Low-carbon energy generates public health savings in California
Artikel i vetenskaplig tidskrift, 2018

California's goal to reduce greenhouse gas (GHG) emissions to a level that is 80 % below 1990 levels by the year 2050 will require adoption of low-carbon energy sources across all economic sectors. In addition to reducing GHG emissions, shifting to fuels with lower carbon intensity will change concentrations of short-lived conventional air pollutants, including airborne particles with a diameter of less than 2.5 µm (PM2.5) and ozone (O3). Here we evaluate how business-as-usual (BAU) air pollution and public health in California will be transformed in the year 2050 through the adoption of low-carbon technologies, expanded electrification, and modified activity patterns within a low-carbon energy scenario (GHG-Step). Both the BAU and GHG-Step statewide emission scenarios were constructed using the energy–economic optimization model, CA-TIMES, that calculates the multi-sector energy portfolio that meets projected energy supply and demand at the lowest cost, while also satisfying scenario-specific GHG emissions constraints. Corresponding criteria pollutant emissions for each scenario were then spatially allocated at 4 km resolution to support air quality analysis in different regions of the state. Meteorological inputs for the year 2054 were generated under a Representative Concentration Pathway (RCP) 8.5 future climate. Annual-average PM2.5 and O3 concentrations were predicted using the modified emissions and meteorology inputs with a regional chemical transport model. In the final phase of the analysis, mortality (total deaths) and mortality rate (deaths per 100 000) were calculated using established exposure-response relationships from air pollution epidemiology combined with simulated annual-average PM2.5 and O3 exposure. Net emissions reductions across all sectors are −36 % for PM0.1 mass, −3.6 % for PM2.5 mass, −10.6 % for PM2.5 elemental carbon, −13.3 % for PM2.5 organic carbon, −13.7 % for NOx, and −27.5 % for NH3. Predicted deaths associated with air pollution in 2050 dropped by 24–26 % in California (1537–2758 avoided deaths yr−1) in the climate-friendly 2050 GHG-Step scenario, which is equivalent to a 54–56 % reduction in the air pollution mortality rate (deaths per 100 000) relative to 2010 levels. These avoided deaths have an estimated value of USD 11.4–20.4 billion yr−1 based on the present-day value of a statistical life (VSL) equal to USD 7.6 million. The costs for reducing California GHG emissions 80 % below 1990 levels by the year 2050 depend strongly on numerous external factors such as the global price of oil. Best estimates suggest that meeting an intermediate target (40 % reduction in GHG emissions by the year 2030) using a non-optimized scenario would reduce personal income by USD 4.95 billion yr−1 (−0.15 %) and lower overall state gross domestic product by USD 16.1 billion yr−1 (−0.45 %). The public health benefits described here are comparable to these cost estimates, making a compelling argument for the adoption of low-carbon energy in California, with implications for other regions in the United States and across the world.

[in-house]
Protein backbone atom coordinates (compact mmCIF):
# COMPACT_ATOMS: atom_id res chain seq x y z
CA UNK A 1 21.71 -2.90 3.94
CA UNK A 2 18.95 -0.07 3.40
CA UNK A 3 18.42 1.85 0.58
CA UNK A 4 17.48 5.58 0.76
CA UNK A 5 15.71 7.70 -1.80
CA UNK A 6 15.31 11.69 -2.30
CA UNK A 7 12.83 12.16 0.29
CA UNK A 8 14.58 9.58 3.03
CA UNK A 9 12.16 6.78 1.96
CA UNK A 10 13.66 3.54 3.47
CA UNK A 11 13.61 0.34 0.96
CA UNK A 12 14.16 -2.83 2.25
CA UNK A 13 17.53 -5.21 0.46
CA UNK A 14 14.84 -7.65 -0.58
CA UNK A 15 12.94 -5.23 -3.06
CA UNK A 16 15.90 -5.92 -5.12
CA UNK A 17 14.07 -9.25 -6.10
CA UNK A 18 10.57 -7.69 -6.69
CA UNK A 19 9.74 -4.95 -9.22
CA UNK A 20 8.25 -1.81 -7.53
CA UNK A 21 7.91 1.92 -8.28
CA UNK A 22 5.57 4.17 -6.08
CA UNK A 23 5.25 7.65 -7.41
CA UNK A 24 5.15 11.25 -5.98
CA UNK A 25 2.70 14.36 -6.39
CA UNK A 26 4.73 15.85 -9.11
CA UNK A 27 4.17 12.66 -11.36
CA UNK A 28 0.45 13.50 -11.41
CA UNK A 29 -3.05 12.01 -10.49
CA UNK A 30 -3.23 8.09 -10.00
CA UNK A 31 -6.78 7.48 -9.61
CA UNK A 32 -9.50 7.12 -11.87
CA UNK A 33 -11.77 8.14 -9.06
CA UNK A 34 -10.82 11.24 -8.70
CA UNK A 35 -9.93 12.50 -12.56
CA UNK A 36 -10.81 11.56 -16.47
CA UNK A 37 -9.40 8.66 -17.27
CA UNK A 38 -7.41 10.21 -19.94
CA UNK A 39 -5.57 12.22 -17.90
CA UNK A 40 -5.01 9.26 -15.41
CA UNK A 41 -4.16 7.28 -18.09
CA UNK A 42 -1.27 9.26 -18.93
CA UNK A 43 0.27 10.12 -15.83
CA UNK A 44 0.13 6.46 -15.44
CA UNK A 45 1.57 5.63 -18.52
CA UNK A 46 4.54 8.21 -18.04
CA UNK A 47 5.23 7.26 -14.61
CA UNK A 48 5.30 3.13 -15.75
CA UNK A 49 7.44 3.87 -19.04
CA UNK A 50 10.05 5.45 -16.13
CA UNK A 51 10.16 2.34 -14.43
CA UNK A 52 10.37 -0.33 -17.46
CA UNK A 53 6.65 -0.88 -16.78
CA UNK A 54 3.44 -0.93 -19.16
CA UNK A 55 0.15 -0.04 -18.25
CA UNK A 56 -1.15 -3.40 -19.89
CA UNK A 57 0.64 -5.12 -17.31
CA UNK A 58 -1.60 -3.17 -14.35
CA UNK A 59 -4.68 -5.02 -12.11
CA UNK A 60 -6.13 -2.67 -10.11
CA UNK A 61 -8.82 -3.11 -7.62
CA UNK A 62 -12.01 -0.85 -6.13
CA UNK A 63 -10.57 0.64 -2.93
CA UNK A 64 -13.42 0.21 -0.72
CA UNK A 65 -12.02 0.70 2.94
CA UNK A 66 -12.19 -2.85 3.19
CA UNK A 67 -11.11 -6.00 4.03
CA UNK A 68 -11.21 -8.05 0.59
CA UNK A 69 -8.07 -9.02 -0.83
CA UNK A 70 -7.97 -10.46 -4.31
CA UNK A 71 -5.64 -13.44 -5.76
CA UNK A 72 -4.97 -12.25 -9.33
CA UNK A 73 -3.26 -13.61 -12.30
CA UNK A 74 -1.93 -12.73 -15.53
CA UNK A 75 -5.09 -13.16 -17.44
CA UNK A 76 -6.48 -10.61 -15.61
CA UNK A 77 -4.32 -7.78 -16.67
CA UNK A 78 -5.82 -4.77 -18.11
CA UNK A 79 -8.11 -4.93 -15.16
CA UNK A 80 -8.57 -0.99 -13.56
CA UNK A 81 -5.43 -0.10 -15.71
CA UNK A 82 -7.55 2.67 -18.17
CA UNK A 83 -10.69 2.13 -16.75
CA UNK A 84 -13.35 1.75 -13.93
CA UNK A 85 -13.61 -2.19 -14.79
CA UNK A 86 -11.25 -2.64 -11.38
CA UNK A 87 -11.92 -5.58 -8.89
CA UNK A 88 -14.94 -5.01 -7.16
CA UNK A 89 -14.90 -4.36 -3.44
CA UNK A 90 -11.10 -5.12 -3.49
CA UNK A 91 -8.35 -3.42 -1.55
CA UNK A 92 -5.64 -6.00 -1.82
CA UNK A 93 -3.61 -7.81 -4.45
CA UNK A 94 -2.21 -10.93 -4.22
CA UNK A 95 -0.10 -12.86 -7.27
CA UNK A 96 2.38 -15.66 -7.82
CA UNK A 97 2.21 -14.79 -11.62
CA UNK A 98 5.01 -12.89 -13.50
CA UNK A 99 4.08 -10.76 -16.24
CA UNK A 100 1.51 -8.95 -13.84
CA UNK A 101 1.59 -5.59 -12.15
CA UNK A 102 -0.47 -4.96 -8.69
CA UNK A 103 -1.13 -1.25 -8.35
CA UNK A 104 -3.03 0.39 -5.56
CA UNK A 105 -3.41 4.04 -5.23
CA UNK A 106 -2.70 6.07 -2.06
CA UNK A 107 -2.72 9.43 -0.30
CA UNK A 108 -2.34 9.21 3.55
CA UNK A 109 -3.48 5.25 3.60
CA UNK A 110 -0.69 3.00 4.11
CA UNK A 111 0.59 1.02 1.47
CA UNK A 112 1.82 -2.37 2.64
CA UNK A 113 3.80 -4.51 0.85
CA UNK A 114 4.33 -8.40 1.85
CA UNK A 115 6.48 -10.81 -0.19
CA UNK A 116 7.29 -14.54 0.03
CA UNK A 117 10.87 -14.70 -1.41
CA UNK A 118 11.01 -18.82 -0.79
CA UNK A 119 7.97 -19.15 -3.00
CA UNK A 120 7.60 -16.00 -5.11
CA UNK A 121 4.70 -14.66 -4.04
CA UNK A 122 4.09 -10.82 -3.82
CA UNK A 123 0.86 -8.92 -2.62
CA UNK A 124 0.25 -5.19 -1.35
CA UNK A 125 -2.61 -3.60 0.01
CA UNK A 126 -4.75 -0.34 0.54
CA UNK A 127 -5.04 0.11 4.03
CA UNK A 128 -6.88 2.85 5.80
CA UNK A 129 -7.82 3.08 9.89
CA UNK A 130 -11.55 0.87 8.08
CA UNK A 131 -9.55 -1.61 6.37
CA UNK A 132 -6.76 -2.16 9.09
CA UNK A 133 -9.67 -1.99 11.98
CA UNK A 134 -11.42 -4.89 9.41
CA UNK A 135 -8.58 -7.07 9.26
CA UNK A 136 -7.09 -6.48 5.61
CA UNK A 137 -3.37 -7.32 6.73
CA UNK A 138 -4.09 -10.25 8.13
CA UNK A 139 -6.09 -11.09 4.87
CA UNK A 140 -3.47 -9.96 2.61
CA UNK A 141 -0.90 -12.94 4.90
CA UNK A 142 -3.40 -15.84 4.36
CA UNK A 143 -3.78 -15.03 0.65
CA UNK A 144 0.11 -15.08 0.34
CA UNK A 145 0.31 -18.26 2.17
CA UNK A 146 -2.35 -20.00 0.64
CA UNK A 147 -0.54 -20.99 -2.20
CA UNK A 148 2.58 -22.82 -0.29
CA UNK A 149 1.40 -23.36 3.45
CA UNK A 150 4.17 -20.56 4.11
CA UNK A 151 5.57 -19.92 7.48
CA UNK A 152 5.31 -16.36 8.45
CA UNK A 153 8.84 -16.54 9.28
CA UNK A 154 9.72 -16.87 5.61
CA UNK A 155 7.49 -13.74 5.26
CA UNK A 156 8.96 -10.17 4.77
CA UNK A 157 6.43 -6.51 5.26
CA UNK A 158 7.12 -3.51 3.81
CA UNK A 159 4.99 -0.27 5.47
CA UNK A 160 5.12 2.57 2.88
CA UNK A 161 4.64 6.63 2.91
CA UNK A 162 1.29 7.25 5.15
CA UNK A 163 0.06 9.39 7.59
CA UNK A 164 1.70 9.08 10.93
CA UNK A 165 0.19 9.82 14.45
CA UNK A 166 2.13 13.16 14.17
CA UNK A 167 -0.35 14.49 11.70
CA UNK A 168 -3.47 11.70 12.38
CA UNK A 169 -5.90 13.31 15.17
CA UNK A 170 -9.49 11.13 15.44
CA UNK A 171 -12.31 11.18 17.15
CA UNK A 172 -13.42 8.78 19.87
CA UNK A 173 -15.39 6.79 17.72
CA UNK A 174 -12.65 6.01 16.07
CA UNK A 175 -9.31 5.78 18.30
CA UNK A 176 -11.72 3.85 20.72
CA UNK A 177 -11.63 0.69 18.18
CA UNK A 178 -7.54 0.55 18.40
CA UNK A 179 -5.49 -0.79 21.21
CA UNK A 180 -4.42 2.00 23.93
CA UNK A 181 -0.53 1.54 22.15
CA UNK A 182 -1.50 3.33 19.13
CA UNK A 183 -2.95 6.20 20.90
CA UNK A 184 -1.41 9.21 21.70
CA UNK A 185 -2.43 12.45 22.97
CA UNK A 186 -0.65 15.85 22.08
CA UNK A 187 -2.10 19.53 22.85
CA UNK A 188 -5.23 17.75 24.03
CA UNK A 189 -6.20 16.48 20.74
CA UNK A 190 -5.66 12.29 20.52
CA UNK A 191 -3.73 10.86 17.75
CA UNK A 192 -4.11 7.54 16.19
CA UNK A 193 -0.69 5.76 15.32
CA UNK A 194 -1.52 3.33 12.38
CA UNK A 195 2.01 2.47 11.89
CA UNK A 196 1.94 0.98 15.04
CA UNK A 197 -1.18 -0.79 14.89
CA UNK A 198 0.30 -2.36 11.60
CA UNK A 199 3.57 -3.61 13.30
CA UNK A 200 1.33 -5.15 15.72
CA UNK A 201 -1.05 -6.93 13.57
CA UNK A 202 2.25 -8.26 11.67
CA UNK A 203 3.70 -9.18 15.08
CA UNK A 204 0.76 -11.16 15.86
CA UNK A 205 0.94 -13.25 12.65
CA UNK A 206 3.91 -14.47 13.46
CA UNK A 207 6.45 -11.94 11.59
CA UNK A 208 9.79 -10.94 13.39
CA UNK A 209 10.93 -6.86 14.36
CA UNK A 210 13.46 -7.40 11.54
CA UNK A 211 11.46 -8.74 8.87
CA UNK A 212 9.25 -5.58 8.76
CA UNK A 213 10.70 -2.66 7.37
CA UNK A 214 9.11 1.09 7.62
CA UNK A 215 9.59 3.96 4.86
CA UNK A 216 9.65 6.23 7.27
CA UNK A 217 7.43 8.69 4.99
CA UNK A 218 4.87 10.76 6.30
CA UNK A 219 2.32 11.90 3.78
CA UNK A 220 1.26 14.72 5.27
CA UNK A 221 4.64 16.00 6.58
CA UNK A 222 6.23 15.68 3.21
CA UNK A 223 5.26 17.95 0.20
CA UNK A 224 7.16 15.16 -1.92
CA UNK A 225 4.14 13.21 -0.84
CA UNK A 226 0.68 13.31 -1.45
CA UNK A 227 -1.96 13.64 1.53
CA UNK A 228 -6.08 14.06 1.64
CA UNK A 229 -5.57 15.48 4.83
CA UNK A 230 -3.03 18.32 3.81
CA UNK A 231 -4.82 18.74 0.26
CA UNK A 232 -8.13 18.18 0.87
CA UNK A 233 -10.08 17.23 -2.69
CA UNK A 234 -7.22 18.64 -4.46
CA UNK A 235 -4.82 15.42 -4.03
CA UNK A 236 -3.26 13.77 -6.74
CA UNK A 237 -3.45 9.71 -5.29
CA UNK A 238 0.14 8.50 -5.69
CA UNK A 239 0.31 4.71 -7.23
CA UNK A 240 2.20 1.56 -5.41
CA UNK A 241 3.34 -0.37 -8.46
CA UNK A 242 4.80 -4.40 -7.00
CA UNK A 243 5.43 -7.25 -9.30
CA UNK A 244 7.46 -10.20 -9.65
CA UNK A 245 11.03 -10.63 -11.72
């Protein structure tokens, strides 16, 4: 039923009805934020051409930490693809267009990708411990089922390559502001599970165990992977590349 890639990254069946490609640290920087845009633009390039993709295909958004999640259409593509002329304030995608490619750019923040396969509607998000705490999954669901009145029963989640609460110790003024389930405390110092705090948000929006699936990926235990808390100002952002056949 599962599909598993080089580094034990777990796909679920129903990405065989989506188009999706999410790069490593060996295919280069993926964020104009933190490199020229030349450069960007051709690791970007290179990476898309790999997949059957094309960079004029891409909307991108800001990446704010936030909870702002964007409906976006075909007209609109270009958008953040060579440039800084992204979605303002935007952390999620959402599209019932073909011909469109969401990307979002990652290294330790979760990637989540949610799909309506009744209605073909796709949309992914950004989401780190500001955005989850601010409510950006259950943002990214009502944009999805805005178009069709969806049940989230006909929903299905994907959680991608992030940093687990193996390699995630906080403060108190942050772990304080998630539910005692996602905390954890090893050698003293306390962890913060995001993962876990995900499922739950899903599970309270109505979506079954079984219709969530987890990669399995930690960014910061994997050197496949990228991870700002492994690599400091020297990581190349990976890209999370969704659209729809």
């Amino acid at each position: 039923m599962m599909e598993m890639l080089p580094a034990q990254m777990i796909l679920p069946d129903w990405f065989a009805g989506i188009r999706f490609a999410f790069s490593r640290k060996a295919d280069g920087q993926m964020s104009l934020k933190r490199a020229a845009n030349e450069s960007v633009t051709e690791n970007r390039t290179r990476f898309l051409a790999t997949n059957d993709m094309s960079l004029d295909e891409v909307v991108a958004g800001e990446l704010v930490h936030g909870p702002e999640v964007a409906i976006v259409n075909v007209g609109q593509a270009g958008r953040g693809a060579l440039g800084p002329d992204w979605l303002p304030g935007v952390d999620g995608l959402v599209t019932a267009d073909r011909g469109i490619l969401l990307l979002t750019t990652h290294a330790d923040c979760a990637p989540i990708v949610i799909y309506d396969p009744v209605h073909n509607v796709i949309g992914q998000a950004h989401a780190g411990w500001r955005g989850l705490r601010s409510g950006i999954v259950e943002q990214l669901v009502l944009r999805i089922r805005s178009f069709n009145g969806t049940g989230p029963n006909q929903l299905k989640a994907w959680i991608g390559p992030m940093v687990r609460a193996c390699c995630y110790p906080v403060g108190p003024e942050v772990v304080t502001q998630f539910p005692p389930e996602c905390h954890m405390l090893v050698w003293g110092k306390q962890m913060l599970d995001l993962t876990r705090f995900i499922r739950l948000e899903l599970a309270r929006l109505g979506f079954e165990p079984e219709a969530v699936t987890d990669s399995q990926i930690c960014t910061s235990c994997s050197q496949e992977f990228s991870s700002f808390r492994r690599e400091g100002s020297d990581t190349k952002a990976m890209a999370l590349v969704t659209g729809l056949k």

Författare

Christina Zapata

University of California

Christopher Yang

Unknown organization

Sonia Yeh

Chalmers, Rymd-, geo- och miljövetenskap, Fysisk resursteori

Joan Ogden

University of California

Michael Kleeman

University of California

Atmospheric Chemistry and Physics

1680-7316 (ISSN) 1680-7324 (eISSN)

Vol. 18 4817-4830

Ämneskategorier

Meteorologi och atmosfärforskning

Teoretisk kemi

Organisk kemi

Styrkeområden

Energi

DOI

10.5194/acp-18-4817-2018